Long-time FFS readers will no doubt remember Gibson Bull (AKA Tom), who wowed us all with his outstanding songwriting and Americana stylings some time ago. Well, we have good news and good news. The good news is that he’s back, and the other good news is, this time he’s brought his brother Sam along. The Bull Brothers have just wrapped up the recording of their first EP at Urchin Studios, with producer Matt Ingram tweaking the dials.
The Boston Celtics rallied from 22 points down to beat the Philadelphia 76ers 114-103 and boost their NBA title credentials at the O2 Arena. Jaylen Brown scored 21 points with Kyrie Irving adding 20 and Marcus Morris 19 for the Celtics, helping Boston turn a 49-27 deficit midway through the second period into a 69-68 lead by the middle of the third and sending them to a seventh straight win. JJ Redick led Philadelphia with 22 while Ben Simmons added 16 and Joel Embiid 15.
Combining elements of Americana, psychedelia and an unmistakable tinge of Manchester grit, Douga go to great lengths to get their sound just right. Which is why you might have found them crouched in a stairwell or packing themselves into a low-ceilinged basement while recording their second album Hidden Tapes And The Golden Tide.
Muck Rack makes it simple to find people, tweets, or articles that mention any name, keyword, company, hashtag etc. We've compiled this guide to help you make the most of your search.
Selecting a term
Start searching tweets, articles from media outlets, articles mentioned in tweets, journalists'
names, titles and bios with some suggested searches:
Companies or Topics (e.g. iPhone, Microsoft)
Phrases (e.g. "cloud computing") — use quotes to keep the terms together
Twitter handles (e.g. @username) — returns those who have mentioned or replied to
Names (e.g. "David Pogue")
Hashtags (e.g. #sxsw, #london2012)
Bio details (e.g. vegan, Olympics, father)
Muck Rack's Advanced Search allows for many boolean operators.
Find results that mention multiple specified terms, use AND or
+. For example, ensure each result contains both Elon Musk and Mark Zuckerberg by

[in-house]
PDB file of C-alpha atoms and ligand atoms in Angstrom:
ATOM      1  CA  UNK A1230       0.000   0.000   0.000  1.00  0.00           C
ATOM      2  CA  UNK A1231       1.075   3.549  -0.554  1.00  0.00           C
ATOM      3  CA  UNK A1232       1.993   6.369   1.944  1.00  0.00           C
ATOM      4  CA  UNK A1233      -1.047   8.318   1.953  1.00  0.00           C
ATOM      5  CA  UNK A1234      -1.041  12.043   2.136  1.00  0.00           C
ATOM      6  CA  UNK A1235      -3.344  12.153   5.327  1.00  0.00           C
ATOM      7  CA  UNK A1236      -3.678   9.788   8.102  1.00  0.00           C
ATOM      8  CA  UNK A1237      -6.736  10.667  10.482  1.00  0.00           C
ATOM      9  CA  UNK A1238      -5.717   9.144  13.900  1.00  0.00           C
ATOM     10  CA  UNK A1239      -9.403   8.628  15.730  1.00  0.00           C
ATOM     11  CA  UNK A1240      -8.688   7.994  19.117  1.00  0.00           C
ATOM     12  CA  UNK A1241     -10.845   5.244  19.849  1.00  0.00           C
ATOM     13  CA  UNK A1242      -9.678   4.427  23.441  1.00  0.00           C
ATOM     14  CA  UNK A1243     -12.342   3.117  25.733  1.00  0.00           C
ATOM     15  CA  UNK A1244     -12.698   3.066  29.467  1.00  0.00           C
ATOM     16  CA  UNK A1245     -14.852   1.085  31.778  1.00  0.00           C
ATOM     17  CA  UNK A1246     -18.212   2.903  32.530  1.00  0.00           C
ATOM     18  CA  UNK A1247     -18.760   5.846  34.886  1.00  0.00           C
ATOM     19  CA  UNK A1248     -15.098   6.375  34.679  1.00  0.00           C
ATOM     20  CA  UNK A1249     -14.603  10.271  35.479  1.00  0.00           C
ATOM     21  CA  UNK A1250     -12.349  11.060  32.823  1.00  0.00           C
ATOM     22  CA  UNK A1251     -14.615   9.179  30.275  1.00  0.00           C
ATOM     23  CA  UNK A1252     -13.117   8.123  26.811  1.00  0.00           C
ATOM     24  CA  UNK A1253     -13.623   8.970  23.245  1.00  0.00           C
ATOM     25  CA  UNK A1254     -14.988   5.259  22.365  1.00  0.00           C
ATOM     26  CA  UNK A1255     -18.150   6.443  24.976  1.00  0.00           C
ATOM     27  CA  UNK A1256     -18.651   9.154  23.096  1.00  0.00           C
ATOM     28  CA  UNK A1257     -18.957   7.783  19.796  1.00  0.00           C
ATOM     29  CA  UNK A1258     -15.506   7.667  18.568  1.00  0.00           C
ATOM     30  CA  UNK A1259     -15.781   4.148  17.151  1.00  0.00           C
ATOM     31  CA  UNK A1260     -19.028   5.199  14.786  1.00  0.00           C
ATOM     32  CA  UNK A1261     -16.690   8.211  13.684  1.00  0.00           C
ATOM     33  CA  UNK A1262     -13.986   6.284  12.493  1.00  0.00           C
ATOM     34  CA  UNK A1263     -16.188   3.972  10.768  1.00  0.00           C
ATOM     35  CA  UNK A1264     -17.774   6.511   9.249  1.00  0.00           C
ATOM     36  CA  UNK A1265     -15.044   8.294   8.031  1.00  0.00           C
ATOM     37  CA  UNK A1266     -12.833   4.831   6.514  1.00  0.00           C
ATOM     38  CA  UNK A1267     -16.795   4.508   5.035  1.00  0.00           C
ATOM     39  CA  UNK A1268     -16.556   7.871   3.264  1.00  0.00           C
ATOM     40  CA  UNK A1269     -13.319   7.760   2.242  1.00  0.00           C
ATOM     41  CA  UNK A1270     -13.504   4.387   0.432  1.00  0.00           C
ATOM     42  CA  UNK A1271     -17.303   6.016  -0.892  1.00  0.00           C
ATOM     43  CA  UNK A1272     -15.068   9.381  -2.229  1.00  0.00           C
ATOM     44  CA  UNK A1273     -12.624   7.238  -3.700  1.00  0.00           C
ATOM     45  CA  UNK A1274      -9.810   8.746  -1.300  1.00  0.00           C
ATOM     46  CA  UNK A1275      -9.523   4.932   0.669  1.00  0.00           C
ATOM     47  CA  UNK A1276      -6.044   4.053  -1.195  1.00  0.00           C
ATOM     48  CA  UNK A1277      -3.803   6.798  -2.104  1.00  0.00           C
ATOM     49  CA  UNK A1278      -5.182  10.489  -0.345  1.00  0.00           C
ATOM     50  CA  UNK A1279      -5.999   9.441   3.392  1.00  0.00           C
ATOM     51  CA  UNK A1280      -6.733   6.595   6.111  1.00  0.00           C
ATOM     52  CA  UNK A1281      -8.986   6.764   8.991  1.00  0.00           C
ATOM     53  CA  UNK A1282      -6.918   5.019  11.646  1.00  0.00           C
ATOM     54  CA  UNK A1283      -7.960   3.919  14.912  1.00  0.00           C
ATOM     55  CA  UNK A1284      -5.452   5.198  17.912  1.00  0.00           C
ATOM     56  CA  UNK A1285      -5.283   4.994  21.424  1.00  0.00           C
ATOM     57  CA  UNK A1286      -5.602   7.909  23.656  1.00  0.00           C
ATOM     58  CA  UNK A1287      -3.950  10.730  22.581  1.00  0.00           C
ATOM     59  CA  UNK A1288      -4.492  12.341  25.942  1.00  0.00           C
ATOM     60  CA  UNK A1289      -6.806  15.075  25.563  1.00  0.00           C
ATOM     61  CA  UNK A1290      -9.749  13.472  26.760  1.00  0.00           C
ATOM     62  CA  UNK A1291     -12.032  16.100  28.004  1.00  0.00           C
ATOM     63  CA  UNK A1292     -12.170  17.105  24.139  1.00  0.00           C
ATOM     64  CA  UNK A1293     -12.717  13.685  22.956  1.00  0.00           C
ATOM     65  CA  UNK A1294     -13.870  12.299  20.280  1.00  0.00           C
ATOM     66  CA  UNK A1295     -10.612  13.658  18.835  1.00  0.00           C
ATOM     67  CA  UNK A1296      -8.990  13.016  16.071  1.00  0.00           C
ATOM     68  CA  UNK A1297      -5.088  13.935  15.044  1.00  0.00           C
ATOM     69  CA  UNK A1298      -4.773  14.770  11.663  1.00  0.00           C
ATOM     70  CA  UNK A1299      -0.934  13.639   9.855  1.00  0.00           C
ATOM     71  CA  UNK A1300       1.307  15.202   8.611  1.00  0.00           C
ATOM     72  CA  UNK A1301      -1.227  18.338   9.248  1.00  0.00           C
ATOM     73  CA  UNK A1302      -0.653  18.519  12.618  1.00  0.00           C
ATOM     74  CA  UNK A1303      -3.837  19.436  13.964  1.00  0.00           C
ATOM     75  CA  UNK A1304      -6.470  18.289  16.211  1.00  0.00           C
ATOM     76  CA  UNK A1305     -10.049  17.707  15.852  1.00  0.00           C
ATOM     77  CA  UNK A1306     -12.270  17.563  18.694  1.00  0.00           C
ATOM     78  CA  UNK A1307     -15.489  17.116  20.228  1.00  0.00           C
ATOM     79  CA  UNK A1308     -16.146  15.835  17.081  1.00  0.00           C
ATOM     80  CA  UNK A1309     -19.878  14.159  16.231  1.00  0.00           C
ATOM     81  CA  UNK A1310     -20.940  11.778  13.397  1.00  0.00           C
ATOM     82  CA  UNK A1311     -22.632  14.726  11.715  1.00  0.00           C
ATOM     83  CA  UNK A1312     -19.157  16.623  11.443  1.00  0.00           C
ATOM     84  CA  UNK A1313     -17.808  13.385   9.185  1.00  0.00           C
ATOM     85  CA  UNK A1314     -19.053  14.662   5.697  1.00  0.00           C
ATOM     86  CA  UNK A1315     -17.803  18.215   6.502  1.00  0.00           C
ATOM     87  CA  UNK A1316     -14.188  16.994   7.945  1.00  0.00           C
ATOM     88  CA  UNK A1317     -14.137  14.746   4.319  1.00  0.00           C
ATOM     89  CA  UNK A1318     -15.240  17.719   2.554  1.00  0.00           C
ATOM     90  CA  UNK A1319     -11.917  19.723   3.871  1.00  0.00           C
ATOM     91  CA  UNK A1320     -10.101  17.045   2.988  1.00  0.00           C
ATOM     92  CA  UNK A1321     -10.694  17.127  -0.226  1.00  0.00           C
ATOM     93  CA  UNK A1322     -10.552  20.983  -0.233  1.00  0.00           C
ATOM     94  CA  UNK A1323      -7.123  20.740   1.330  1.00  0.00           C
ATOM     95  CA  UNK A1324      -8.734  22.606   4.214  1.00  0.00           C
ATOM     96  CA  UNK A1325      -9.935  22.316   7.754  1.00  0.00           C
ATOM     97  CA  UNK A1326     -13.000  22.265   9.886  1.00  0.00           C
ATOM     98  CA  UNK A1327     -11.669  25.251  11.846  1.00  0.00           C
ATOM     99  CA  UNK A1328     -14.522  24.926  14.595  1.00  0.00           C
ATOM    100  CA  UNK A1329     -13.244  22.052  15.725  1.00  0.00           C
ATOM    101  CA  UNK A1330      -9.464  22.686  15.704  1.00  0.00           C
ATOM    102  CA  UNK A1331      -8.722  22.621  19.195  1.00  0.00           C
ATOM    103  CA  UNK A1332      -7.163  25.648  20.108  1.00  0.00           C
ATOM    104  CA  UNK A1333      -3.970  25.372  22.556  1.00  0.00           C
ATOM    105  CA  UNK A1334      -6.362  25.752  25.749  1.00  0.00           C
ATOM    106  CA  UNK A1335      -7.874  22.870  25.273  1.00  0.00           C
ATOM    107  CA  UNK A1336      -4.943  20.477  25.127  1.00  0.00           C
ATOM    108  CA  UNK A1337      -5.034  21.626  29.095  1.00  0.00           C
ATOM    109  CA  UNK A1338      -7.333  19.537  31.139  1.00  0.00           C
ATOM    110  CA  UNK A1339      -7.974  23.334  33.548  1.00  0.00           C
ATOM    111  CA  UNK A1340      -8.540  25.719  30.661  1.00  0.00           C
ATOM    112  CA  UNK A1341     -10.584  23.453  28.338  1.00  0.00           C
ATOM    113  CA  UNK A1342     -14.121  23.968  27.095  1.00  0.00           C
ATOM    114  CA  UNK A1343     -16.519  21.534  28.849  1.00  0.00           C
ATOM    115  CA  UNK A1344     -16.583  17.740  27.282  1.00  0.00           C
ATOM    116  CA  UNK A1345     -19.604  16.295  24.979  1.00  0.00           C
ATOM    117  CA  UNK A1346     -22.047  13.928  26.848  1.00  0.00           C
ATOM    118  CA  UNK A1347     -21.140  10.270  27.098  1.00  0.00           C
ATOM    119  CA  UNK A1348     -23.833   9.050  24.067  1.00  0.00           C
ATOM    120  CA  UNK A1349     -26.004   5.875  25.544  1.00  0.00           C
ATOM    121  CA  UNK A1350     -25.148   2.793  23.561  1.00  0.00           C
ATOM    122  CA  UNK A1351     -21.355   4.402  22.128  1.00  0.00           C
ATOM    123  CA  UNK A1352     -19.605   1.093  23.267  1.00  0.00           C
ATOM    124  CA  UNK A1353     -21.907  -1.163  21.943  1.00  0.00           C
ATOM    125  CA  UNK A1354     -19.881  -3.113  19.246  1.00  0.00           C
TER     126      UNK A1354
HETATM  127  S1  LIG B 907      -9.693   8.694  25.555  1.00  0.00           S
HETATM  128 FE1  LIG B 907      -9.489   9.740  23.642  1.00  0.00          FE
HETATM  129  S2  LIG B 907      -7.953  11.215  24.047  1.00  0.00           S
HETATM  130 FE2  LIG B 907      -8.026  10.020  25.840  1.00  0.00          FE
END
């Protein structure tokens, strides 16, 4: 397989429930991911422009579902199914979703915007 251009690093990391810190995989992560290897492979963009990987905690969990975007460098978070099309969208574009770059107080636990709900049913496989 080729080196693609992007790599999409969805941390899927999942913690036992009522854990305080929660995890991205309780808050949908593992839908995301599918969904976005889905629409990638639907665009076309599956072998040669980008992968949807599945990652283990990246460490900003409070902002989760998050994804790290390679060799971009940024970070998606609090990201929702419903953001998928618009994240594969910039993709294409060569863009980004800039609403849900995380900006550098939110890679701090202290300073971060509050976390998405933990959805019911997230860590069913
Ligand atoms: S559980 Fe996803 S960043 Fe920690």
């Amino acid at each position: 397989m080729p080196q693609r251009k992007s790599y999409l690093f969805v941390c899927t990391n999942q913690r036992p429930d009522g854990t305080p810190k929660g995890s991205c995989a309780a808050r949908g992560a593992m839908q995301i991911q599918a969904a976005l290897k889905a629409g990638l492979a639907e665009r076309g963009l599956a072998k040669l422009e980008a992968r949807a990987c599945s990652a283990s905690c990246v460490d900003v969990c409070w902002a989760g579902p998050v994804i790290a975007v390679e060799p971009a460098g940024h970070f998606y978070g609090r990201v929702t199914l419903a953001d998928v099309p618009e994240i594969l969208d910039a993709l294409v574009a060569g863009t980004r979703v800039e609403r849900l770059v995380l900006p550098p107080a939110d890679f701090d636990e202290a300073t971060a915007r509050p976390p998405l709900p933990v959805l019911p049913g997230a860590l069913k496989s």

searching Musk AND Zuckerberg or Musk + Zuckerberg.
Use the operators OR or , to broaden your search when you'd like either of
multiple terms to appear in results. (This is the default behavior of our search when no operators
are used). For example, results will contain either cake or cookie by searching cake OR cookie or cake,cookie
Use NOT or - to subtract results from your search. For
example, searching Disney will yield results about the Walt Disney Company as well as Walt Disney
World Resort. To exclude mentions of Disney World, search for Disney -World or Disney
When using one of these operators with a phrase, enclose it in quotation marks. For example, you can
find results about smartphones excluding Apple's iPhone 4S by searching smartphone -"iPhone
Exact case matching or punctuation
If you're searching for a brand name or keyword that relies on specific punctuation marks or capitalization, you can
find results that match your exact query by adding matchcase: before the keyword you're searching for, like matchcase:E*TRADE .
Use parentheses to separate multiple
boolean phrases. For example, to find journalists talking about having fun in Disney World or
Disneyland, search for ("disney world" OR disneyland) AND fun.
An asterisk can be used to search for any variation of a root word truncated by the asterisk. For example, searching for admin* will return results for administrator, administration, administer, administered, etc.
A near operator is an AND operator where you can control the distance between the words. You can vary the distance the near operation uses by adding a forward slash and number (between 0-99) such as strawberries NEAR/10 "whipped cream", which means the strawberries must exist within 10 words of "whipped cream".